Grandmaster Caz Revisits Making That Iconic Kobe, Duncan Sprite Ad
By Stereo Williams
On Saturday, May 15, 2021, the Naismith Basketball Hall Of Fame will enshrine its 2020 class. The storied list of inductees includes NBA legends Kevin Garnett, Tim Duncan, and the late Kobe Bryant. Bryant, who died in January 2020, will be inducted by none other than hoops icon Michael Jordan, with Kobe's widow, Vanessa Bryant, accepting in his honor.
Back at the beginnings of their NBA journeys, young Kobe and Duncan were two of the league's brightest prospects. Kobe was the flashy teenage phenom of the Los Angeles Lakers; Duncan the quietly dominant big man for the San Antonio Spurs. In 1998, Bryant and Duncan were tapped to star in a Sprite commercial alongside Hip-Hop hitmaker Missy Elliott. The ad would be an homage to the classic "Basketball Throwdown" scene from 1982's Hip-Hop classic Wild Style. And in the scene, legendary crews The Cold Crush Brothers and the Fantastic Five square off on the court.
To recreate the scene's energy, Sprite recruited Prince Whipper Whip of the Fantastic Five and Grandmaster Caz of the Cold Crush Brothers to lead Duncan and Kobe's bball crews in a freestyle.
"I am blessed to have been included in that," Caz tells RTB. "Sometimes we take things for granted and we figure 'yeah, well if you do somethin' about this, I know Imma be in it.' But it was a lot of people in that movie. For them to single two people out, I feel honored. "
In the ad, Caz and Kobe face off against Duncan and Whipper Whip, with Caz rhyming "KO-BE BRY-ANT/Slam dunk GI-ANT/Outplay the Kobe? Son, don't try it" as Kobe calls for the ball and he and Duncan take it to the court.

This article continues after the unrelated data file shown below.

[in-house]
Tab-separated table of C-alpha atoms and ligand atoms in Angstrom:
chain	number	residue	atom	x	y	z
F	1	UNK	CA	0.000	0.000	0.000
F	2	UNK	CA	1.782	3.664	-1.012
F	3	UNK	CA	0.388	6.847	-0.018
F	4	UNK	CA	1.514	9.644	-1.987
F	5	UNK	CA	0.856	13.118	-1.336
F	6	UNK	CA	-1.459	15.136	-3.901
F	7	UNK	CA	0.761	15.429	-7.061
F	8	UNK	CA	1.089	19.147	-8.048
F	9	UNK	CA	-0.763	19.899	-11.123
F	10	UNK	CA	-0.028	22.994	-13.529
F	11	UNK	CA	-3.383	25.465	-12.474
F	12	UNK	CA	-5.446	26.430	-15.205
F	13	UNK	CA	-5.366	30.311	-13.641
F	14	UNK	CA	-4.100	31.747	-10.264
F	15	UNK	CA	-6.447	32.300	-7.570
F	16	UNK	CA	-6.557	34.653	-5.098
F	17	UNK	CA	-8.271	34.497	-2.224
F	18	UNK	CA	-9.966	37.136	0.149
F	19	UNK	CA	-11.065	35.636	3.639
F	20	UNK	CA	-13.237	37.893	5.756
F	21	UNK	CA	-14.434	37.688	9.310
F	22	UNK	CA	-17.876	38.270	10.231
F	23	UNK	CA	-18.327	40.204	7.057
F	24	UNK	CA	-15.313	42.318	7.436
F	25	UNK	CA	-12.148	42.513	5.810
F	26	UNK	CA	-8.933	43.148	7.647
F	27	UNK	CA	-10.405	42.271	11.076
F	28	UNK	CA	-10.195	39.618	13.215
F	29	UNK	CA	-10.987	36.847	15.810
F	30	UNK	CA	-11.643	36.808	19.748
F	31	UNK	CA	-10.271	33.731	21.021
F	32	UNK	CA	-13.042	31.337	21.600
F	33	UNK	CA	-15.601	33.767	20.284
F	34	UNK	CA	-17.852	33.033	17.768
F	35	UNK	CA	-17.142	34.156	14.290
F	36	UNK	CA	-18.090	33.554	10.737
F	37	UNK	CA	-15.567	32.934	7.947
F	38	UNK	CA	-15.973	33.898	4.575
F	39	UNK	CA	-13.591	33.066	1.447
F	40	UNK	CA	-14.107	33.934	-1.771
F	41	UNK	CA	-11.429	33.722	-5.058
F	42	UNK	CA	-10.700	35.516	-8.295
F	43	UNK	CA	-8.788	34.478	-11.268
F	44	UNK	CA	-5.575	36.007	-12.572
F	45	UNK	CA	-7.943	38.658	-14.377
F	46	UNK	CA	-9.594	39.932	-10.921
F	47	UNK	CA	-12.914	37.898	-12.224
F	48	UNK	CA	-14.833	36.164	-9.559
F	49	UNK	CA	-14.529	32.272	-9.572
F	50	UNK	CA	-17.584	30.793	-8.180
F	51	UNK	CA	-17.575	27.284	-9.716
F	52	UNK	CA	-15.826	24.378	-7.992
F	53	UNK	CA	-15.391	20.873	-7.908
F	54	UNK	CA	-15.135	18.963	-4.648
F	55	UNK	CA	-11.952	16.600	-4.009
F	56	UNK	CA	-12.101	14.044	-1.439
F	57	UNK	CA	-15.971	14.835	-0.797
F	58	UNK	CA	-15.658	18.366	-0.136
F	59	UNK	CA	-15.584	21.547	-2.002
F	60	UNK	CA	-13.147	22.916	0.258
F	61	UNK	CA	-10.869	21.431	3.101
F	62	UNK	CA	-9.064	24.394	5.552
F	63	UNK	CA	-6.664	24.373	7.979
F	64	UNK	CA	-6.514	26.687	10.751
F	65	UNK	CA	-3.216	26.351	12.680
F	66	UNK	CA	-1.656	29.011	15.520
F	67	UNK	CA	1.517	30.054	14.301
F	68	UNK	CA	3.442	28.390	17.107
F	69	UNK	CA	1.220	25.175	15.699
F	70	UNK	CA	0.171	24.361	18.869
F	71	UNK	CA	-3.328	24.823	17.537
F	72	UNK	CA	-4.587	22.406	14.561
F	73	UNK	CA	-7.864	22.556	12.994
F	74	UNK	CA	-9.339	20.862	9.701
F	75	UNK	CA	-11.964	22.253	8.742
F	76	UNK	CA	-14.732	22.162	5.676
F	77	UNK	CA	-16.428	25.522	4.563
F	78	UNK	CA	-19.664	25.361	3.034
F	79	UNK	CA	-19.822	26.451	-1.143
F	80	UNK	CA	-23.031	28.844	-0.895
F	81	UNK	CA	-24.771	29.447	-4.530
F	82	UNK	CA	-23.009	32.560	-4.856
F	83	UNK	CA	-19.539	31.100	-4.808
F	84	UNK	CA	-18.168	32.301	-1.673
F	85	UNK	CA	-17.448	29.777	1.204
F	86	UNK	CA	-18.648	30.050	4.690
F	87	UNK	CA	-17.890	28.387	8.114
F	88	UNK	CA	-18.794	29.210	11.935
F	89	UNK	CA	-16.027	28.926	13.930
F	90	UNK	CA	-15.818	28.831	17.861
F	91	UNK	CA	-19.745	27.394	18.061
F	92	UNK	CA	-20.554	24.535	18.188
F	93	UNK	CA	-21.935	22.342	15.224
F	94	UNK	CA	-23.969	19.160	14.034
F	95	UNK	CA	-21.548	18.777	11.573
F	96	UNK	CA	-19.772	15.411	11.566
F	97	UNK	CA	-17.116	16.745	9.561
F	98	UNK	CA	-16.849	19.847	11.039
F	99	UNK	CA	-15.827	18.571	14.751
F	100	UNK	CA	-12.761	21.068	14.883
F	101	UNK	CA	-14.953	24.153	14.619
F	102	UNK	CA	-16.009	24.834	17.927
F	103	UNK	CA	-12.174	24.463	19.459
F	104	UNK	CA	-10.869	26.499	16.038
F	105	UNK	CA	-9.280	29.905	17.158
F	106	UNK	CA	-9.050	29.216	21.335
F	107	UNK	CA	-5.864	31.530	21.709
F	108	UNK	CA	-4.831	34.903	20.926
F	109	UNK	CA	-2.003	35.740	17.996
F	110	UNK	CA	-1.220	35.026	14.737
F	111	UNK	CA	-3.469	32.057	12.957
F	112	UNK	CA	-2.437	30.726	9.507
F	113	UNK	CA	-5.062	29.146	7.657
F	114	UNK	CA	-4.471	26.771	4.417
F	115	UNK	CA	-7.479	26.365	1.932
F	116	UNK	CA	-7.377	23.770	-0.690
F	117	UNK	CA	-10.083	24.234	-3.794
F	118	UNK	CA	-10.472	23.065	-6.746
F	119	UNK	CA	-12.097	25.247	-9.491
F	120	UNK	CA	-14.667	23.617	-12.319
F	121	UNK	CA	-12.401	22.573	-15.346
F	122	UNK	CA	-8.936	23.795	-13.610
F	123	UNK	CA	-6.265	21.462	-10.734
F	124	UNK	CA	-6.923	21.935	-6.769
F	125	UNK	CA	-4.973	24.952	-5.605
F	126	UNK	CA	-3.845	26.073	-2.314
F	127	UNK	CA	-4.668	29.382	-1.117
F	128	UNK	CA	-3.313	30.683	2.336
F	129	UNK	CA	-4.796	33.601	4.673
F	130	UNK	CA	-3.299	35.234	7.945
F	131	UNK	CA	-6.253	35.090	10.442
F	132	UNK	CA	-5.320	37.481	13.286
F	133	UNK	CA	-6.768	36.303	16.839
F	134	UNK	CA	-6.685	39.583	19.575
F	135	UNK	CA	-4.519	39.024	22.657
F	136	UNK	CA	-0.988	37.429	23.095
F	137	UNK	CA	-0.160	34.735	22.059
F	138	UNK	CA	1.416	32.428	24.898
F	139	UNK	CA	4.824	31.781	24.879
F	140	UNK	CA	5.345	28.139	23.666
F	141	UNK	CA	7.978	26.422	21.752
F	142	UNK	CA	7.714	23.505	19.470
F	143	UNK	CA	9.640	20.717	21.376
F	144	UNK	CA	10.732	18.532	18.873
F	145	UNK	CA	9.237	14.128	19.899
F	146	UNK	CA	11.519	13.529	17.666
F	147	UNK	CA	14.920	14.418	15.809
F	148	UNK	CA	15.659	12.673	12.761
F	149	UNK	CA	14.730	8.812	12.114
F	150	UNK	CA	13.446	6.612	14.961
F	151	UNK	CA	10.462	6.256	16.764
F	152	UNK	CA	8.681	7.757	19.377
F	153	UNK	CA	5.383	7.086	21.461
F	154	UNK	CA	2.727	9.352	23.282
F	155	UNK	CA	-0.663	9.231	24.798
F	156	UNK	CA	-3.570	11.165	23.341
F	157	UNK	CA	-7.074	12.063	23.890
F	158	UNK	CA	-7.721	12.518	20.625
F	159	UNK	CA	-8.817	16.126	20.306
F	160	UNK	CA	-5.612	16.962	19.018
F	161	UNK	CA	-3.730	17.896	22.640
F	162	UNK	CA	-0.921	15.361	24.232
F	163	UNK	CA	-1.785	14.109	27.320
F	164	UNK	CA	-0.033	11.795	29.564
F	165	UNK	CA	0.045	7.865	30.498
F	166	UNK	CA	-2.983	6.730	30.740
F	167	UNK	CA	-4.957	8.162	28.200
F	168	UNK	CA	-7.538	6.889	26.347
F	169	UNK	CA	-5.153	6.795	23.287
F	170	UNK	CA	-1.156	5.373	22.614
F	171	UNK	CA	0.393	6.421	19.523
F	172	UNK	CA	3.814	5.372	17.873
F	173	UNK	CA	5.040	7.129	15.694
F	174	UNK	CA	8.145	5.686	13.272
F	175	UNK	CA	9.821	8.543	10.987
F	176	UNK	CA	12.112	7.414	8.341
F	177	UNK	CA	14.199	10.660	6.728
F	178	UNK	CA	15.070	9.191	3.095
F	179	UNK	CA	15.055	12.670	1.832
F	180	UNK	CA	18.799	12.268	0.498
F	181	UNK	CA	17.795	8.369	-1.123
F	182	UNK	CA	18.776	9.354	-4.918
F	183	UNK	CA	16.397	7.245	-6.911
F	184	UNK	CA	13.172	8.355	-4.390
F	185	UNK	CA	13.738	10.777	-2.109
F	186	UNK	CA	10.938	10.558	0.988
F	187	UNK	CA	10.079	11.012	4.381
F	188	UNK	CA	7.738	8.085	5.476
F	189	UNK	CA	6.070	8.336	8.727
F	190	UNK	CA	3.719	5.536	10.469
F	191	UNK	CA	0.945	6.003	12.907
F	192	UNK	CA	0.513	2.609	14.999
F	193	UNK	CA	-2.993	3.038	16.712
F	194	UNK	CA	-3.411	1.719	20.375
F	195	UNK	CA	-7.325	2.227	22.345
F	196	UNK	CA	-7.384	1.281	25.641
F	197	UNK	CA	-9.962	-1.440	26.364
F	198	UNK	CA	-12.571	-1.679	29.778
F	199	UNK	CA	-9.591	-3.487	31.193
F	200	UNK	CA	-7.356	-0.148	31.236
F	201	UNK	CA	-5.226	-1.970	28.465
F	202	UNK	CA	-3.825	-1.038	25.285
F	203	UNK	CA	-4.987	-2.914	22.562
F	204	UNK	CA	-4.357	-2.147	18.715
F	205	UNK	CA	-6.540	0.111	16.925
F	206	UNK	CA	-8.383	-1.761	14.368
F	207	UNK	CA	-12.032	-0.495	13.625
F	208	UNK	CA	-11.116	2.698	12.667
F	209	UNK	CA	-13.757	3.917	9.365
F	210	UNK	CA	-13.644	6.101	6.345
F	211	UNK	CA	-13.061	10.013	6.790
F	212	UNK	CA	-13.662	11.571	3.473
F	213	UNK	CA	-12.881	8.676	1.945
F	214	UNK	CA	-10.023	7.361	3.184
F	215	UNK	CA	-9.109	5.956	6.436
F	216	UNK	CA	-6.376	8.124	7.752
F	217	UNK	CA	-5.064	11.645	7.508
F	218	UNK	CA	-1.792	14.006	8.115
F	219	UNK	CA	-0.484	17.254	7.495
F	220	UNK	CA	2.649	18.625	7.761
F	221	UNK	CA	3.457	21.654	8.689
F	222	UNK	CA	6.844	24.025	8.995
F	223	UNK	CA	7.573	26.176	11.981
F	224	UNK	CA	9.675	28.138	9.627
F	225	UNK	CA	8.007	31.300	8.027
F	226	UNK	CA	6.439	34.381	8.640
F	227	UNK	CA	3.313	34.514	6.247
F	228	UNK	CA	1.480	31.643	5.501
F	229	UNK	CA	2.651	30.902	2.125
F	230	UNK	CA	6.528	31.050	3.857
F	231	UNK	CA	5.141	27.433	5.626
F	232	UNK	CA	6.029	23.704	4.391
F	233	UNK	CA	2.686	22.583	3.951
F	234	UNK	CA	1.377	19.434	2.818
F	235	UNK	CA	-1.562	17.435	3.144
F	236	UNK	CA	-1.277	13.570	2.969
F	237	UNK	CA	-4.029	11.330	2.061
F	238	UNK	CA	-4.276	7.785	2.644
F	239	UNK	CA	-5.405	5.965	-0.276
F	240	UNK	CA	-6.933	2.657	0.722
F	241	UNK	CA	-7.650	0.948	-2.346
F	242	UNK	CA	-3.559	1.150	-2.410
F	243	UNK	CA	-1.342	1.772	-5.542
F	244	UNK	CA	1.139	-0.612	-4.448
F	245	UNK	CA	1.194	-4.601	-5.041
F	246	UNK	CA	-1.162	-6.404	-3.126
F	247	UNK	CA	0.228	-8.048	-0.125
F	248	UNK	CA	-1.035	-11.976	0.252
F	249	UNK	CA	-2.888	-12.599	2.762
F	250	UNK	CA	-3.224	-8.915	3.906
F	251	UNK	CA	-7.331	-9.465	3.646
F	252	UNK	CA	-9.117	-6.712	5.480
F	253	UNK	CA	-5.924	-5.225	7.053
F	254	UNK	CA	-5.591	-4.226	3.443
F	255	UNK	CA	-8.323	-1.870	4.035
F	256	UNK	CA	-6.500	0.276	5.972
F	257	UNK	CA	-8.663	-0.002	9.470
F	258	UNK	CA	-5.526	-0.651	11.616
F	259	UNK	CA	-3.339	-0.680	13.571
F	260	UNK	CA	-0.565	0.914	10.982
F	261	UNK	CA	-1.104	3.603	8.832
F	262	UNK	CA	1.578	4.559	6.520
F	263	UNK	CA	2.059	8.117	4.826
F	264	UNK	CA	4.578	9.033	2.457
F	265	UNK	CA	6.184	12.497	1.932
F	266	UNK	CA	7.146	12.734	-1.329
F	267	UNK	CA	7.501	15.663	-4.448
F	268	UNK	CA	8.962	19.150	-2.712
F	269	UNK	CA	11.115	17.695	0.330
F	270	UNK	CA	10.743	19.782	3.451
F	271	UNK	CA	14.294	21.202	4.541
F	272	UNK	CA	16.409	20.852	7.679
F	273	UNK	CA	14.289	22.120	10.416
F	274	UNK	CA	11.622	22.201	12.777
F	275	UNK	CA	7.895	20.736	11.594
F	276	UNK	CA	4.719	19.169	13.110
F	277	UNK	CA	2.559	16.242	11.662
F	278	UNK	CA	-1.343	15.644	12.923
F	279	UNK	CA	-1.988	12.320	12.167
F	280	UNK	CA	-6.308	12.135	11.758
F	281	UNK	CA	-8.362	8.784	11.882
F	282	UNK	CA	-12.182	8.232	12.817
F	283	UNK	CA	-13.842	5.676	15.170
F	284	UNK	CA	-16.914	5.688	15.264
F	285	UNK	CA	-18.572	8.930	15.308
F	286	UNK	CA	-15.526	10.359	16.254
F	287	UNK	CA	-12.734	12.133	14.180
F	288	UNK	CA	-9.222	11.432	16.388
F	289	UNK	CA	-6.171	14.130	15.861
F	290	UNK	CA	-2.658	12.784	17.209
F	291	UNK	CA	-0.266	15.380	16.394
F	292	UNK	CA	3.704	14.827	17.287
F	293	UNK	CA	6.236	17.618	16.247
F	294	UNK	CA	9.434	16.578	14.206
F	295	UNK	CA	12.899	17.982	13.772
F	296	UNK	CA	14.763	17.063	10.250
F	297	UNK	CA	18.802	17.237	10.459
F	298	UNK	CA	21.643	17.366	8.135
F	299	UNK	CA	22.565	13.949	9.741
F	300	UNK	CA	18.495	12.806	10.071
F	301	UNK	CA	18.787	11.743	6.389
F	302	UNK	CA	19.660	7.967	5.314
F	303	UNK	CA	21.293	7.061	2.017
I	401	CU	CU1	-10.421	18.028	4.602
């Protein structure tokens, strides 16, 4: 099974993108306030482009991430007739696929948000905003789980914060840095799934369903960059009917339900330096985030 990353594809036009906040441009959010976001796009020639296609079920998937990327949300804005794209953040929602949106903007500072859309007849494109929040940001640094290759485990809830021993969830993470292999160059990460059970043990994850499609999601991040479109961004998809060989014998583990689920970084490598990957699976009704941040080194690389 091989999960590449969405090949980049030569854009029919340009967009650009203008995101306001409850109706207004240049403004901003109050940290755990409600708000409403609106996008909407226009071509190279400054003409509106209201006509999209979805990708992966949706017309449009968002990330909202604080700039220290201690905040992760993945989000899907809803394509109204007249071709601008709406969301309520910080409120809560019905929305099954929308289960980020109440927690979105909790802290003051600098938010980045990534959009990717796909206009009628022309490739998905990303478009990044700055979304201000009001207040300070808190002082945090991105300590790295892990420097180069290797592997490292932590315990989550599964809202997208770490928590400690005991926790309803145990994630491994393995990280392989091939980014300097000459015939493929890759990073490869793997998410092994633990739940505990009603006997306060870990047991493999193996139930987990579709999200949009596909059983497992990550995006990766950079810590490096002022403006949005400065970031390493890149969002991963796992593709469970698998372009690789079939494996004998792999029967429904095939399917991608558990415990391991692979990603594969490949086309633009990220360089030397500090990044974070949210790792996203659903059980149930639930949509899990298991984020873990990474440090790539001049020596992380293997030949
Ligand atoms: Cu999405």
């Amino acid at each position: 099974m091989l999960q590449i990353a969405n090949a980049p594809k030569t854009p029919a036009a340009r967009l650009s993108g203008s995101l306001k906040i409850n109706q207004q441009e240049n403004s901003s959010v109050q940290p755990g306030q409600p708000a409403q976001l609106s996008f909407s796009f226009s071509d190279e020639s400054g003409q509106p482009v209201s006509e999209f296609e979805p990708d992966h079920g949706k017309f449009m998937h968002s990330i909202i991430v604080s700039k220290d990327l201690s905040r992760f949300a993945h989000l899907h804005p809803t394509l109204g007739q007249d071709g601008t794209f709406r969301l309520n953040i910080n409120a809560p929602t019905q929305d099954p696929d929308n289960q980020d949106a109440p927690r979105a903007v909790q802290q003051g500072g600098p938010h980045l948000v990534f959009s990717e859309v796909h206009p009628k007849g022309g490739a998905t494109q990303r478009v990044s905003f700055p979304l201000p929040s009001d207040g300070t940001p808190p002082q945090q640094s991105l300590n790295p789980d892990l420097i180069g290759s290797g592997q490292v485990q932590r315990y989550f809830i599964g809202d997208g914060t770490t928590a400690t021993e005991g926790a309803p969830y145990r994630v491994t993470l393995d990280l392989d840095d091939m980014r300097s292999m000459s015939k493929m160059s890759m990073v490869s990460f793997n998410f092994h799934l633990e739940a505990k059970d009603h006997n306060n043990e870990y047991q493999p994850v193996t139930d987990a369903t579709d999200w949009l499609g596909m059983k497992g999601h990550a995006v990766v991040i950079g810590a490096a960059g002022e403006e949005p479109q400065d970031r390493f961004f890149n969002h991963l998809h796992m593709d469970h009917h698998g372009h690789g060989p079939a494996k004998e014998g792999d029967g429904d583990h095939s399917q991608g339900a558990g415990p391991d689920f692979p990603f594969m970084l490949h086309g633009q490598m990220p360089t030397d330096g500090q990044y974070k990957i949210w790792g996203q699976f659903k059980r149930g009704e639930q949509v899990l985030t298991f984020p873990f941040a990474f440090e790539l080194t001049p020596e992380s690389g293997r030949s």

"I knew the director, and my music partner Parker Lee was buddies with the director who gave Sprite the idea to use the Wild Style concept in the first place. So it was kind of a no-brainer: We're gonna get one out of each group. Get Caz, the leader of the Cold Crush, and Whipper Whip was out there already."
"We got together and we made it happen."
In the early 1980s, Caz saw the making of Wild Style as affirmation that Hip-Hop wasn't just being dismissed. In the late 1990s, when Sprite sought to channel that movie's spirit, Caz saw another moment where Hip-Hop's voice was being affirmed.
"That was just another stamp of validation that this is real," he says. "The NBA came and embraced it."
As for working with two soon-to-be NBA legends who were still on the front end of their careers, Caz cherishes the memory.
"I'm a basketball fan. I'm a basketball historian," Caz explains. "I study basketball. I can tell you player's numbers from teams back in the day. And to be on the court, practicing, just playing around with Kobe and Tim Duncan -- even when I look back at it now. Damn."
Kobe and Duncan would both go on to win NBA championships, MVP awards and a place in the upper annals of basketball greatness. In 1998, it was all only just beginning.
"They was the young stallions back then!" Caz remembers. "That's why they got picked for the commercial. I was at the NBA 50 Greatest All-Star game and that's when Kobe was mad young. He was going with Brandy!"
The Jan. 26, 2020 death of Bryant, his 13-year old daughter Gianna "Gigi" Bryant and seven others in a tragic helicopter crash casts a somber cloud over his legacy and makes his enshrinement in the Basketball Hall Of Fame bittersweet. But Kobe has always meant a lot to Hip-Hop, and vice-versa. Caz marvels at how much both he and Duncan were able to accomplish.
"Kobe's gone, but look at what he went on to achieve!" Caz says. "Look at what Tim Duncan went on to achieve! These guys are in the Basketball Hall Of Fame."
Bryant, Duncan and Kevin Garnett are being inducted alongside LSU women’s coach and former Baylor coach Kim Mulkey, former Bentley coach Barbara Stevens, four-time Olympic gold medalist Tamika Catchings, two-time NBA champion coach Rudy Tomjanovich, three-time Final Four coach Eddie Sutton and former FIBA secretary general Patrick Baumann.